Applying to residency programs can be a daunting task and every medical student can agree that going unmatched is not an option. In 2015, there were approximately 250 US medical students who did not match into a residency program. Although those numbers are minimal considering that 95% of US medical students match into a residency program, you do not want to unmatched due to low USMLE scores. You generally are not allowed to retake the USMLE Step 1 or 2 if you have already passed this exam. The minimum passing score for Step 1 is 192 and for the Step 2 CK is 209.
It is very difficult and time consuming to explore each residency program thoroughly. It’s difficult to read reviews on residency programs and it is time consuming to contact each residency program you are interested in. Students apply to an average of 40 residency programs and IMGs apply to over 60 residency programs.
- Find Your Mentor, Your Advocate – Both in Medical School and Outside of Medical School
Your medical school will have an advisor that will help answer your questions about the residency application process. Some may be physicians in a previous life who used to apply to one residency program and were automatically accepted. Times have changed and there is an increasingly competitive landscape in residency selection. Other advisors may be administrators who do not understand from a physician’s point of view how to help you. Receive advice from former medical students who are now residents. Speak with newly practicing physicians to understand how they approached the residency application process – residents who have gone through the process recently are the most valuable source of information.
2. Review the NRMP Charting Outcomes in the Match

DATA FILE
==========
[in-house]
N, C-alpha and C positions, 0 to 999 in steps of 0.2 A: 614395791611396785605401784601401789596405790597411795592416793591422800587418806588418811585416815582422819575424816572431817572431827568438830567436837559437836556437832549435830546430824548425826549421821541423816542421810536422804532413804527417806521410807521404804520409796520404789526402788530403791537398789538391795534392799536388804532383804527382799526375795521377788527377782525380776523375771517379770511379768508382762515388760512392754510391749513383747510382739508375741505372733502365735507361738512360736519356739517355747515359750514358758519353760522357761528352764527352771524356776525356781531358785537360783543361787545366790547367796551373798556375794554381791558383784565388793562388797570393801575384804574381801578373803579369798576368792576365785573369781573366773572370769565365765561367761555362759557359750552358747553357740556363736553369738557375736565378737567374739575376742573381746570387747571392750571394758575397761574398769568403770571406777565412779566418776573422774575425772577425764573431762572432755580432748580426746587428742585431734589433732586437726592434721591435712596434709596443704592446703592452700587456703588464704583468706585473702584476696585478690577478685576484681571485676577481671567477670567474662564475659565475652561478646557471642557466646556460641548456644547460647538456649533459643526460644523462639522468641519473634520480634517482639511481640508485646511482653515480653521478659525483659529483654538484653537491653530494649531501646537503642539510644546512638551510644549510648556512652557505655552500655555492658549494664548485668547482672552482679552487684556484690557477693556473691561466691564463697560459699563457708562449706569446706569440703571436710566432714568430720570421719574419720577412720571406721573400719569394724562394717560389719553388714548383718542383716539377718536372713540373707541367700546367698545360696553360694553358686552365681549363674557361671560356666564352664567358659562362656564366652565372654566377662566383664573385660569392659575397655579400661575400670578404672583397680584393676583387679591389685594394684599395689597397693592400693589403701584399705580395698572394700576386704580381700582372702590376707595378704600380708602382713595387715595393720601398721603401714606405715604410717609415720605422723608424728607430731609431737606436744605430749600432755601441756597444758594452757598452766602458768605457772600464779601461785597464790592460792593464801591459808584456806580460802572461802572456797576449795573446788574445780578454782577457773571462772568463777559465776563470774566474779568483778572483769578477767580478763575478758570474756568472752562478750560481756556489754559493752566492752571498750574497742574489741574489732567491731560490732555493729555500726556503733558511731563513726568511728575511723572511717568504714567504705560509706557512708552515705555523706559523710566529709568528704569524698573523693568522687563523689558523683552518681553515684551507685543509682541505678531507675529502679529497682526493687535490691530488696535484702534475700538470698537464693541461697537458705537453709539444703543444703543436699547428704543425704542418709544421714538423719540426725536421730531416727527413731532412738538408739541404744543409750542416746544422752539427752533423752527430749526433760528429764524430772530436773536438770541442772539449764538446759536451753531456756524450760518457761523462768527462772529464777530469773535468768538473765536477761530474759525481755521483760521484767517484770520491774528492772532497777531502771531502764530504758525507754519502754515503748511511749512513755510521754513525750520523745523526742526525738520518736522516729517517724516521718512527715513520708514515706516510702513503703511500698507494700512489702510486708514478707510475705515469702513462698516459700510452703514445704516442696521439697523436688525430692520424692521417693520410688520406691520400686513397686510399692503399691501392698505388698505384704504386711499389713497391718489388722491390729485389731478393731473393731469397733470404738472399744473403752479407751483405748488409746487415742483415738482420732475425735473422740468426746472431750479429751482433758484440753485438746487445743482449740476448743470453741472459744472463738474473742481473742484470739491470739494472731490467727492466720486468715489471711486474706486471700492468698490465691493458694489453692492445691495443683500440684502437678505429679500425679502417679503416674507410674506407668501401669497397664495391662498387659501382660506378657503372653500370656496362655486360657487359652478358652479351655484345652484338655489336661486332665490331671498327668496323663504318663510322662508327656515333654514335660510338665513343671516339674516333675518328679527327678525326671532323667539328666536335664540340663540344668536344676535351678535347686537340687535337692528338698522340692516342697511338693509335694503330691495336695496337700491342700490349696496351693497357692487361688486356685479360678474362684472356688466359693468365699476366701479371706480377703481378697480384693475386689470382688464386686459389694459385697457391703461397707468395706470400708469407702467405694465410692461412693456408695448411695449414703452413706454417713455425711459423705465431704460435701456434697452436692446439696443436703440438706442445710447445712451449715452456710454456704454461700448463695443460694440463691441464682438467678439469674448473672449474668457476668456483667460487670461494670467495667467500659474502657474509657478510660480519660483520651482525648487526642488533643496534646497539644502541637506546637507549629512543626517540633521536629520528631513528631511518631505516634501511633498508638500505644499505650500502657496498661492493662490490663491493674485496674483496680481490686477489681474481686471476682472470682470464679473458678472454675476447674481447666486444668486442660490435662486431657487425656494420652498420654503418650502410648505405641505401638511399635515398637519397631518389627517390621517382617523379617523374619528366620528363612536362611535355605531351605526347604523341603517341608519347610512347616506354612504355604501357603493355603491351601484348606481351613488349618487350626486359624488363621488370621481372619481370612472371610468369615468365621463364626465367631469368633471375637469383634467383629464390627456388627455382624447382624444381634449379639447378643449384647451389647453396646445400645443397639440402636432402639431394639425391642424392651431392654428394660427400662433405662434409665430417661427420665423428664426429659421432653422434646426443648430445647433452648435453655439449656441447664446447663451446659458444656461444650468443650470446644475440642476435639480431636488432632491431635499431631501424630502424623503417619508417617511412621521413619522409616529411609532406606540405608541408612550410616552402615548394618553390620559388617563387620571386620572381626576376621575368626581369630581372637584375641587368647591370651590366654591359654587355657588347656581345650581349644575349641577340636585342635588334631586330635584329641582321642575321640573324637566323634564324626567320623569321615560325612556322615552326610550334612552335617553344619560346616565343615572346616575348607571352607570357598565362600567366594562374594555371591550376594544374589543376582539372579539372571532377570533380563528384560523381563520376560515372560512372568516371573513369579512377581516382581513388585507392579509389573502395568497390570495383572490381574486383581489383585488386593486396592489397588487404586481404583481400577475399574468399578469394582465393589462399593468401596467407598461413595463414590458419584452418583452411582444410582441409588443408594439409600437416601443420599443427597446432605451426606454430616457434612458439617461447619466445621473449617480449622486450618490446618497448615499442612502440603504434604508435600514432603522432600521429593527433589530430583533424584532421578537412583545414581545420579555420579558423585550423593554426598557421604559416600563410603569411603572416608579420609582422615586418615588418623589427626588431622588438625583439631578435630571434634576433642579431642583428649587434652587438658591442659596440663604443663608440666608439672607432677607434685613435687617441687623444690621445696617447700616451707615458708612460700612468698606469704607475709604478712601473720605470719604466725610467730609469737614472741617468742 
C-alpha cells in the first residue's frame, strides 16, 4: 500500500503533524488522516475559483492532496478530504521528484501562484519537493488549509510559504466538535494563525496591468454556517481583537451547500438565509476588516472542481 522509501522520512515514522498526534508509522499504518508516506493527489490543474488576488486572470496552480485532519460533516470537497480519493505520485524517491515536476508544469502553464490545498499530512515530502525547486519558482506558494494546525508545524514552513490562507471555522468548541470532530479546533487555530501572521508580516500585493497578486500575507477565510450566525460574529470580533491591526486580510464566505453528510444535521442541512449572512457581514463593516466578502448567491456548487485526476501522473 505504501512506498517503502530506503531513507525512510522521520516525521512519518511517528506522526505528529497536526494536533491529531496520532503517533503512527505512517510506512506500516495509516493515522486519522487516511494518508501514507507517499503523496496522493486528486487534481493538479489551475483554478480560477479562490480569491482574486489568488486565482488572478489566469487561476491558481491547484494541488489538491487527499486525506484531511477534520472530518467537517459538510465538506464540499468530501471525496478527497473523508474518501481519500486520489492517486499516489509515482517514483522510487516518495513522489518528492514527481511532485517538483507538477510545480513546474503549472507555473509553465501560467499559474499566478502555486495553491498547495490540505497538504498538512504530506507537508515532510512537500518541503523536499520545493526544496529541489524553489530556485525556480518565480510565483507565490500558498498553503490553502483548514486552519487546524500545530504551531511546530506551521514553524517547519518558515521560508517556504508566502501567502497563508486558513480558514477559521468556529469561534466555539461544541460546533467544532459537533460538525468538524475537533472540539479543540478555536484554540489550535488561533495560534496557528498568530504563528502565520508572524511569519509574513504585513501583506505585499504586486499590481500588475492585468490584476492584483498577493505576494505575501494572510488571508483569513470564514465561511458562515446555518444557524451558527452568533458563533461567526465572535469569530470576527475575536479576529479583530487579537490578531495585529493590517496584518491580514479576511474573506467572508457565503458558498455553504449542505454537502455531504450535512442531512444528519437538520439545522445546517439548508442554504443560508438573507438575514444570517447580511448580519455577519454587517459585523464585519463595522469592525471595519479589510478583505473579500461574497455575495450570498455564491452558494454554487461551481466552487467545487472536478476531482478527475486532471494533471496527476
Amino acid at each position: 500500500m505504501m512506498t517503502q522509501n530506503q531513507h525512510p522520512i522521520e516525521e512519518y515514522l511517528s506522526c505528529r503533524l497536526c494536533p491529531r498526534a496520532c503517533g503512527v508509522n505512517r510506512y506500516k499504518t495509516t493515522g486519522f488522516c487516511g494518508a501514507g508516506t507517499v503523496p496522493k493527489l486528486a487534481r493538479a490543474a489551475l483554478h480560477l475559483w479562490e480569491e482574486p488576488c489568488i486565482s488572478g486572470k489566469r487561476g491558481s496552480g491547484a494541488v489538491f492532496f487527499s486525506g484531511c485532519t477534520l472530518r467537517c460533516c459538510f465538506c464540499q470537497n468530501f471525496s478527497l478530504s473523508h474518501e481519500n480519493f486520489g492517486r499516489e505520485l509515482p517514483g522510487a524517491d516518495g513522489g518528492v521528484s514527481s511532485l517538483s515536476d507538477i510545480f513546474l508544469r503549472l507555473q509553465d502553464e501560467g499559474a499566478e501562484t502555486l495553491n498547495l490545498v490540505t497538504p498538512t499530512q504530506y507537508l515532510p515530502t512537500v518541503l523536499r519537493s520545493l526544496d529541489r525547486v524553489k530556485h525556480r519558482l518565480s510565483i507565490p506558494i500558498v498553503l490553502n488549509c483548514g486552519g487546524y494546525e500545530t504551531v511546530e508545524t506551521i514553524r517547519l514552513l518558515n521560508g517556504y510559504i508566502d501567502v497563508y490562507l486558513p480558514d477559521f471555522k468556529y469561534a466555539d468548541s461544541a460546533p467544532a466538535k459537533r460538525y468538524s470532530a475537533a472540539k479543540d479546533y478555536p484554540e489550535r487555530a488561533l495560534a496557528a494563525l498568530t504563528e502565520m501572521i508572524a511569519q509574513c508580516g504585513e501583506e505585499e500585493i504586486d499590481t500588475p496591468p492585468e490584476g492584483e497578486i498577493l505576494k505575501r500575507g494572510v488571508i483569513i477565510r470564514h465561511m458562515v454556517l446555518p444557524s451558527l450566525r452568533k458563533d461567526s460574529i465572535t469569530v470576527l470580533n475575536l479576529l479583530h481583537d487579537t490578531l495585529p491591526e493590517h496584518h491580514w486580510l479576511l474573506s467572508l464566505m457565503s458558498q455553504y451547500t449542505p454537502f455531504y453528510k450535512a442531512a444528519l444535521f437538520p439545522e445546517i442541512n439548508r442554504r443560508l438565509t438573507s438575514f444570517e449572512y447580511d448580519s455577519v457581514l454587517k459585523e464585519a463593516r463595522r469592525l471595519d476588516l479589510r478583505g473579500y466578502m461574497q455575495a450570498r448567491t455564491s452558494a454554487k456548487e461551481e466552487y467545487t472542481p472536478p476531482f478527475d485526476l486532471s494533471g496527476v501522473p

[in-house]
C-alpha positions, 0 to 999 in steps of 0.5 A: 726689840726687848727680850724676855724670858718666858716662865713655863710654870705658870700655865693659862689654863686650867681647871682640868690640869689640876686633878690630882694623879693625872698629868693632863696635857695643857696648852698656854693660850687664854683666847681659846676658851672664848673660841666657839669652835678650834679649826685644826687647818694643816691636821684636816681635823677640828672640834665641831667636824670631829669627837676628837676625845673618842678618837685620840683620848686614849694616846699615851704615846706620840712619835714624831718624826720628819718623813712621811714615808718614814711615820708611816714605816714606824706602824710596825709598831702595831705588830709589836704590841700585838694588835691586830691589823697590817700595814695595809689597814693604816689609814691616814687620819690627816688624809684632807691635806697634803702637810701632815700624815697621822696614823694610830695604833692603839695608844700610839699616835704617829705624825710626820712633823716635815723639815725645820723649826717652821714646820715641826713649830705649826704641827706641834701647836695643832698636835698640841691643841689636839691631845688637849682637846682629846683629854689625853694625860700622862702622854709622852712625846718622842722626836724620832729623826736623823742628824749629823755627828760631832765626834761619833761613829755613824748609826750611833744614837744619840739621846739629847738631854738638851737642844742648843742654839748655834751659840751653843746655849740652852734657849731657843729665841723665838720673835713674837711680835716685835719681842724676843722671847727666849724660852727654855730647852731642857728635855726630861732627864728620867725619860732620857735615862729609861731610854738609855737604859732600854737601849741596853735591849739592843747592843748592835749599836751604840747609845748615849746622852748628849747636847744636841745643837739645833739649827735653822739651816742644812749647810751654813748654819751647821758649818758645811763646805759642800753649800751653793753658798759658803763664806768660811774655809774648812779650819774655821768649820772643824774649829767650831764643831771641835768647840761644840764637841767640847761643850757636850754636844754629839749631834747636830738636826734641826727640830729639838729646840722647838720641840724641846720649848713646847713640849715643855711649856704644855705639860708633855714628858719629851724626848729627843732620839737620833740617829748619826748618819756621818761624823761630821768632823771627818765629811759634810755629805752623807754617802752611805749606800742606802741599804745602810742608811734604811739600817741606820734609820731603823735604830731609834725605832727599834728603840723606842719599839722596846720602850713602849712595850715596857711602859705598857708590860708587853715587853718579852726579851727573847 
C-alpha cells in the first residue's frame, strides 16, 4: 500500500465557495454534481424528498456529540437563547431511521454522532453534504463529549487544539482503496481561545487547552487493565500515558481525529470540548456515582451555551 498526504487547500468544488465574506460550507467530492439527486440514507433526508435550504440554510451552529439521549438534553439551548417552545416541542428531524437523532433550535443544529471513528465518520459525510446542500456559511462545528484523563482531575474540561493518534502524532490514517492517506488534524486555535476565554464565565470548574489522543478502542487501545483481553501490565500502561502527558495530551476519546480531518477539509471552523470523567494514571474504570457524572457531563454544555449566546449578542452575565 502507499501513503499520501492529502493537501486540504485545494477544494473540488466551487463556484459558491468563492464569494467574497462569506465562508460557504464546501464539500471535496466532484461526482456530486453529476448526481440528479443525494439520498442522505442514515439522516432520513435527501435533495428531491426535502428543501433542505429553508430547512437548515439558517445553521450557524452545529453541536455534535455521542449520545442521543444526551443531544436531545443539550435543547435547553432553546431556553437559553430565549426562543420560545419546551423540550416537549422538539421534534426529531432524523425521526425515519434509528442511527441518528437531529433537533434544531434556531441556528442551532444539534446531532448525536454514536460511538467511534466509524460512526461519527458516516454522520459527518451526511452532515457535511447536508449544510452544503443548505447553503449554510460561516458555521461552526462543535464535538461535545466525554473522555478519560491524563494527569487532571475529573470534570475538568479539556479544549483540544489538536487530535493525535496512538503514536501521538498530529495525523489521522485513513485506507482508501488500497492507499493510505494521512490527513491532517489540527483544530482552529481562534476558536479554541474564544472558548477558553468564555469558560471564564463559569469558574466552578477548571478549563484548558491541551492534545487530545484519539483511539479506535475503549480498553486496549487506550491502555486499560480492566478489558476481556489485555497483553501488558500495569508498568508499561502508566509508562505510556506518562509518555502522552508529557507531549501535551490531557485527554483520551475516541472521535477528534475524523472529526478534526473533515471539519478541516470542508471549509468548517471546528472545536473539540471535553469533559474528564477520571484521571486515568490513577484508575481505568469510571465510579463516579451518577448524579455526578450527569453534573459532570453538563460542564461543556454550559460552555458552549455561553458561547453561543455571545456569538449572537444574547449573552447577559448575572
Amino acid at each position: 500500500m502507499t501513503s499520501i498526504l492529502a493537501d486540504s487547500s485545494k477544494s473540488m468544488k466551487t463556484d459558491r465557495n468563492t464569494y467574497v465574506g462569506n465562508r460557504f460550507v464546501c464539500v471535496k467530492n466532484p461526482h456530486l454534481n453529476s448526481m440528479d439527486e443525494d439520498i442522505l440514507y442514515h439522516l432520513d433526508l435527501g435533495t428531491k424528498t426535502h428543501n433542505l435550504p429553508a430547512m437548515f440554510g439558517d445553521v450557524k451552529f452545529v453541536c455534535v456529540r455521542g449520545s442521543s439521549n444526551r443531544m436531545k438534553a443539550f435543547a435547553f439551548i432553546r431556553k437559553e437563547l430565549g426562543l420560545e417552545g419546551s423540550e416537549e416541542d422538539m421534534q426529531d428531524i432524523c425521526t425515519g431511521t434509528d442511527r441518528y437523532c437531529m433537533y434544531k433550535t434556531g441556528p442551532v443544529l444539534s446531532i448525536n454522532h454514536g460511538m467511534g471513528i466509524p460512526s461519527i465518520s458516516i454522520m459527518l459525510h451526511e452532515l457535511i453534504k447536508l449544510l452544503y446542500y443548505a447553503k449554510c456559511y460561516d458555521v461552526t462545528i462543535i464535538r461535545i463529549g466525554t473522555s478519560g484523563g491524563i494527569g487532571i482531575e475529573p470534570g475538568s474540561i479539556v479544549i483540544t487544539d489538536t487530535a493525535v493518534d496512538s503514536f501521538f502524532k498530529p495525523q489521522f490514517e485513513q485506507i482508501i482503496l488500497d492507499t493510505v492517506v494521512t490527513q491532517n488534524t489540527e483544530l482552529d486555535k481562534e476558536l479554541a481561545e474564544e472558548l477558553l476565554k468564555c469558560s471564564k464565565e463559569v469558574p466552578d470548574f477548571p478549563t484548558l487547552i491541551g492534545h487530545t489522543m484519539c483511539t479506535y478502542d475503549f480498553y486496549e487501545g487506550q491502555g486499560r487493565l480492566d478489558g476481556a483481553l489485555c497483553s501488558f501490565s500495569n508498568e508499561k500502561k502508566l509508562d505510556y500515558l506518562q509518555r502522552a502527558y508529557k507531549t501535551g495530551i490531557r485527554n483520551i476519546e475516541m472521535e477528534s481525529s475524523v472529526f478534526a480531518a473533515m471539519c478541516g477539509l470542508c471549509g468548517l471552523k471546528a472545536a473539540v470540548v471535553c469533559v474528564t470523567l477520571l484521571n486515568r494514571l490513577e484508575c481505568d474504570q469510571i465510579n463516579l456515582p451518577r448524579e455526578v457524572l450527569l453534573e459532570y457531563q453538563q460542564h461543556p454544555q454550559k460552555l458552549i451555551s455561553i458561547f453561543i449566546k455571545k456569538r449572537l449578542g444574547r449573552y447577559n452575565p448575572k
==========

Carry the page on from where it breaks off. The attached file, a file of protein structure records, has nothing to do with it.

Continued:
The National Residency Match Program, NRMP, releases an annual report of residency match data by specialty. In 2014, students who applied to Orthopedic Surgery differed from whether they were US medical students or non-US medical students. 77% of US medical students were matched to Orthopedic surgery while 28% of non-US medical students (at a US medical school) were matched to the same specialty. Understand your profile. Are you a US medical student at an LCME accredited school? Are you an international IMG? Your statistics will differ based on your profile.
3. Review USMLE Scores of Your Specialties
Where do you stand against others in terms of your USMLE scores? If you are interested in applying for surgery or dermatology, it is important to review the average USMLE scores for those specialties, since they vary. Compare your USMLE Step 1 score against other specialties and see how you compare as a competitive candidate. You can review past reporting data by the NRMP Charting Outcomes in the Match in the USMLE Step Scores of Matched Applicants by Specialty and Applicant type. For 2014, the USMLE Step 1 score of matched applicants to Family Medicine was 218.
4. Strategically Plan Your Away Rotations
When planning your away rotations or sub-internships, apply for rotations at places that you are interested in pursuing a residency program. By taking rotations in locations that are your prospective residency programs you will be able to speak with current residents, meet residency program directors, and have a better understanding how the residency program fits your goals. You will use VSAS – Visiting Student Application Service to apply for most away rotations in the USA.
5. Gather Your Portfolio of Activities and Letters of Recommendation
Begin gathering all your accomplishments and activities in one place – how many work experiences do you have? How many volunteer experiences? On average, matched U.S seniors had 7 volunteer experiences.1 Throughout your medical school years, keep an accomplishments folder and begin documenting all of your work experiences and volunteer experiences. For recommendations, keep a list of professors, mentors, employers, and research coordinators that could possibly write your LORs. Be sure to give them enough time to write your LOR.